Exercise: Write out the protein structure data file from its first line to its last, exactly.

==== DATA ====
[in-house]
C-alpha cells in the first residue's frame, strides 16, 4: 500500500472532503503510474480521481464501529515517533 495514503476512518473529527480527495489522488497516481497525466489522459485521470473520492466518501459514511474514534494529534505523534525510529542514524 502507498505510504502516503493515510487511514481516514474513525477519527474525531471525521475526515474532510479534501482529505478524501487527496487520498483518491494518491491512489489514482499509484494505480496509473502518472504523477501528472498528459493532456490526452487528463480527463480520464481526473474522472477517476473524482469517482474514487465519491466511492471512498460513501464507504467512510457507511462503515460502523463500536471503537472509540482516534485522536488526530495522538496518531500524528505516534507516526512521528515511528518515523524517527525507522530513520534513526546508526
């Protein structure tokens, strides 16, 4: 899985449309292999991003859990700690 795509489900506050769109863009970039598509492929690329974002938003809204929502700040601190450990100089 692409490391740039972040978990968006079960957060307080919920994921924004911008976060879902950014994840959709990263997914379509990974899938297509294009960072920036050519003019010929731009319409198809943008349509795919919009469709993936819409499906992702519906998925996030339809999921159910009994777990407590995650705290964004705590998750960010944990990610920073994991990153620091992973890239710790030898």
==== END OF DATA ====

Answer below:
[in-house]
C-alpha cells in the first residue's frame, strides 16, 4: 500500500472532503503510474480521481464501529515517533 495514503476512518473529527480527495489522488497516481497525466489522459485521470473520492466518501459514511474514534494529534505523534525510529542514524 502507498505510504502516503493515510487511514481516514474513525477519527474525531471525521475526515474532510479534501482529505478524501487527496487520498483518491494518491491512489489514482499509484494505480496509473502518472504523477501528472498528459493532456490526452487528463480527463480520464481526473474522472477517476473524482469517482474514487465519491466511492471512498460513501464507504467512510457507511462503515460502523463500536471503537472509540482516534485522536488526530495522538496518531500524528505516534507516526512521528515511528518515523524517527525507522530513520534513526546508526
């Protein structure tokens, strides 16, 4: 899985449309292999991003859990700690 795509489900506050769109863009970039598509492929690329974002938003809204929502700040601190450990100089 692409490391740039972040978990968006079960957060307080919920994921924004911008976060879902950014994840959709990263997914379509990974899938297509294009960072920036050519003019010929731009319409198809943008349509795919919009469709993936819409499906992702519906998925996030339809999921159910009994777990407590995650705290964004705590998750960010944990990610920073994991990153620091992973890239710790030898």